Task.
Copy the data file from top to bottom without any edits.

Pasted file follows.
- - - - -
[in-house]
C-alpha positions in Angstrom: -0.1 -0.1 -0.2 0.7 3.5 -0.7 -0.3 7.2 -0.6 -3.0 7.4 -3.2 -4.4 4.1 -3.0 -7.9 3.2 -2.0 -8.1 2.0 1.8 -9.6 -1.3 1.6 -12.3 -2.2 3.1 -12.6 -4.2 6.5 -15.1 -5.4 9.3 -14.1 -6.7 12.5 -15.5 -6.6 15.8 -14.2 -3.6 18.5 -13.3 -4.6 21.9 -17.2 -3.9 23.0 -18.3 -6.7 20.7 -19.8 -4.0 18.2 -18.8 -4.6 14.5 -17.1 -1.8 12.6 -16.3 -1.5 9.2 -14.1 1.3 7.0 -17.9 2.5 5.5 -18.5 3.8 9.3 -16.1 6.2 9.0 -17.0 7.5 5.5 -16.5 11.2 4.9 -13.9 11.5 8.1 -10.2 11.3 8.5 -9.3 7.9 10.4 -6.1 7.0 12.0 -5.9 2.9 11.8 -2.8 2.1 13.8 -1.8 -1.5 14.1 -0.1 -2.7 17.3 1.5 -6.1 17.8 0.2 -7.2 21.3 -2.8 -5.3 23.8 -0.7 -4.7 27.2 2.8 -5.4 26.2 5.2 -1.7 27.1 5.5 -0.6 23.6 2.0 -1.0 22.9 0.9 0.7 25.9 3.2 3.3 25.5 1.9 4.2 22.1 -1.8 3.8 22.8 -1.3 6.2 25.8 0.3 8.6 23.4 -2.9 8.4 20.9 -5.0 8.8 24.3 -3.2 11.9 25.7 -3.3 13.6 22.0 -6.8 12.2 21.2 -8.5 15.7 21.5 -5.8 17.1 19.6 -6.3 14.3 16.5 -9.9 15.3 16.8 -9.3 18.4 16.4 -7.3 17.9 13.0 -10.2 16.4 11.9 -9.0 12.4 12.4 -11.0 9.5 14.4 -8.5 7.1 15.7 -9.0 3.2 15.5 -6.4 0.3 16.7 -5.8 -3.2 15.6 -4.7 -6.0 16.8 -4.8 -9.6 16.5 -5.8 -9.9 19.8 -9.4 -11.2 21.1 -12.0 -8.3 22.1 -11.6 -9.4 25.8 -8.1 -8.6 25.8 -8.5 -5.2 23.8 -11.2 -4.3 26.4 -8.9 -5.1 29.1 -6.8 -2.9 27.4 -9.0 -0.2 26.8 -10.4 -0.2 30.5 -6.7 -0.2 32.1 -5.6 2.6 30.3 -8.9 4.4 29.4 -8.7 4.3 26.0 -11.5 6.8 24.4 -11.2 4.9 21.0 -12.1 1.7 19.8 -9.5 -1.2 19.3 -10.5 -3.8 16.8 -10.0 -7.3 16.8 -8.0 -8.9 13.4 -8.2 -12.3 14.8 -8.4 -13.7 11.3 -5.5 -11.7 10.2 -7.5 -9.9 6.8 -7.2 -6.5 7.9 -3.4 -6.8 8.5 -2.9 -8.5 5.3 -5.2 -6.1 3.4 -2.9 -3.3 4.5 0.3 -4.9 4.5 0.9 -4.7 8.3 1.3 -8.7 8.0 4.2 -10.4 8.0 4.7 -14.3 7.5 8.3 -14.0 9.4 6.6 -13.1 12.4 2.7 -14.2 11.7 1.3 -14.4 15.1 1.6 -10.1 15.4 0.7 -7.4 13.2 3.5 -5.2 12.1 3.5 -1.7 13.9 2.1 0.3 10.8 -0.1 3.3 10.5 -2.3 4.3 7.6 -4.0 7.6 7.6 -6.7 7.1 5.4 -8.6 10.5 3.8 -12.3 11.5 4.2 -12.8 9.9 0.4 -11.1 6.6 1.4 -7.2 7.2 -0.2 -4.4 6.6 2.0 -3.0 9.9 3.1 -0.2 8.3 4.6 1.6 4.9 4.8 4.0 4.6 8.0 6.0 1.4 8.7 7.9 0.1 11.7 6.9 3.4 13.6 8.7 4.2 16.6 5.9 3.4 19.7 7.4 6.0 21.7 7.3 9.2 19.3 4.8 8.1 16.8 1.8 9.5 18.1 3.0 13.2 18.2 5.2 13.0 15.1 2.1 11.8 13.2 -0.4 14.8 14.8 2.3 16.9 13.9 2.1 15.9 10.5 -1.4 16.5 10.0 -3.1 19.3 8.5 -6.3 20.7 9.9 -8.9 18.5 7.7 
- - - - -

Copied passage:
[in-house]
C-alpha positions in Angstrom: -0.1 -0.1 -0.2 0.7 3.5 -0.7 -0.3 7.2 -0.6 -3.0 7.4 -3.2 -4.4 4.1 -3.0 -7.9 3.2 -2.0 -8.1 2.0 1.8 -9.6 -1.3 1.6 -12.3 -2.2 3.1 -12.6 -4.2 6.5 -15.1 -5.4 9.3 -14.1 -6.7 12.5 -15.5 -6.6 15.8 -14.2 -3.6 18.5 -13.3 -4.6 21.9 -17.2 -3.9 23.0 -18.3 -6.7 20.7 -19.8 -4.0 18.2 -18.8 -4.6 14.5 -17.1 -1.8 12.6 -16.3 -1.5 9.2 -14.1 1.3 7.0 -17.9 2.5 5.5 -18.5 3.8 9.3 -16.1 6.2 9.0 -17.0 7.5 5.5 -16.5 11.2 4.9 -13.9 11.5 8.1 -10.2 11.3 8.5 -9.3 7.9 10.4 -6.1 7.0 12.0 -5.9 2.9 11.8 -2.8 2.1 13.8 -1.8 -1.5 14.1 -0.1 -2.7 17.3 1.5 -6.1 17.8 0.2 -7.2 21.3 -2.8 -5.3 23.8 -0.7 -4.7 27.2 2.8 -5.4 26.2 5.2 -1.7 27.1 5.5 -0.6 23.6 2.0 -1.0 22.9 0.9 0.7 25.9 3.2 3.3 25.5 1.9 4.2 22.1 -1.8 3.8 22.8 -1.3 6.2 25.8 0.3 8.6 23.4 -2.9 8.4 20.9 -5.0 8.8 24.3 -3.2 11.9 25.7 -3.3 13.6 22.0 -6.8 12.2 21.2 -8.5 15.7 21.5 -5.8 17.1 19.6 -6.3 14.3 16.5 -9.9 15.3 16.8 -9.3 18.4 16.4 -7.3 17.9 13.0 -10.2 16.4 11.9 -9.0 12.4 12.4 -11.0 9.5 14.4 -8.5 7.1 15.7 -9.0 3.2 15.5 -6.4 0.3 16.7 -5.8 -3.2 15.6 -4.7 -6.0 16.8 -4.8 -9.6 16.5 -5.8 -9.9 19.8 -9.4 -11.2 21.1 -12.0 -8.3 22.1 -11.6 -9.4 25.8 -8.1 -8.6 25.8 -8.5 -5.2 23.8 -11.2 -4.3 26.4 -8.9 -5.1 29.1 -6.8 -2.9 27.4 -9.0 -0.2 26.8 -10.4 -0.2 30.5 -6.7 -0.2 32.1 -5.6 2.6 30.3 -8.9 4.4 29.4 -8.7 4.3 26.0 -11.5 6.8 24.4 -11.2 4.9 21.0 -12.1 1.7 19.8 -9.5 -1.2 19.3 -10.5 -3.8 16.8 -10.0 -7.3 16.8 -8.0 -8.9 13.4 -8.2 -12.3 14.8 -8.4 -13.7 11.3 -5.5 -11.7 10.2 -7.5 -9.9 6.8 -7.2 -6.5 7.9 -3.4 -6.8 8.5 -2.9 -8.5 5.3 -5.2 -6.1 3.4 -2.9 -3.3 4.5 0.3 -4.9 4.5 0.9 -4.7 8.3 1.3 -8.7 8.0 4.2 -10.4 8.0 4.7 -14.3 7.5 8.3 -14.0 9.4 6.6 -13.1 12.4 2.7 -14.2 11.7 1.3 -14.4 15.1 1.6 -10.1 15.4 0.7 -7.4 13.2 3.5 -5.2 12.1 3.5 -1.7 13.9 2.1 0.3 10.8 -0.1 3.3 10.5 -2.3 4.3 7.6 -4.0 7.6 7.6 -6.7 7.1 5.4 -8.6 10.5 3.8 -12.3 11.5 4.2 -12.8 9.9 0.4 -11.1 6.6 1.4 -7.2 7.2 -0.2 -4.4 6.6 2.0 -3.0 9.9 3.1 -0.2 8.3 4.6 1.6 4.9 4.8 4.0 4.6 8.0 6.0 1.4 8.7 7.9 0.1 11.7 6.9 3.4 13.6 8.7 4.2 16.6 5.9 3.4 19.7 7.4 6.0 21.7 7.3 9.2 19.3 4.8 8.1 16.8 1.8 9.5 18.1 3.0 13.2 18.2 5.2 13.0 15.1 2.1 11.8 13.2 -0.4 14.8 14.8 2.3 16.9 13.9 2.1 15.9 10.5 -1.4 16.5 10.0 -3.1 19.3 8.5 -6.3 20.7 9.9 -8.9 18.5 7.7 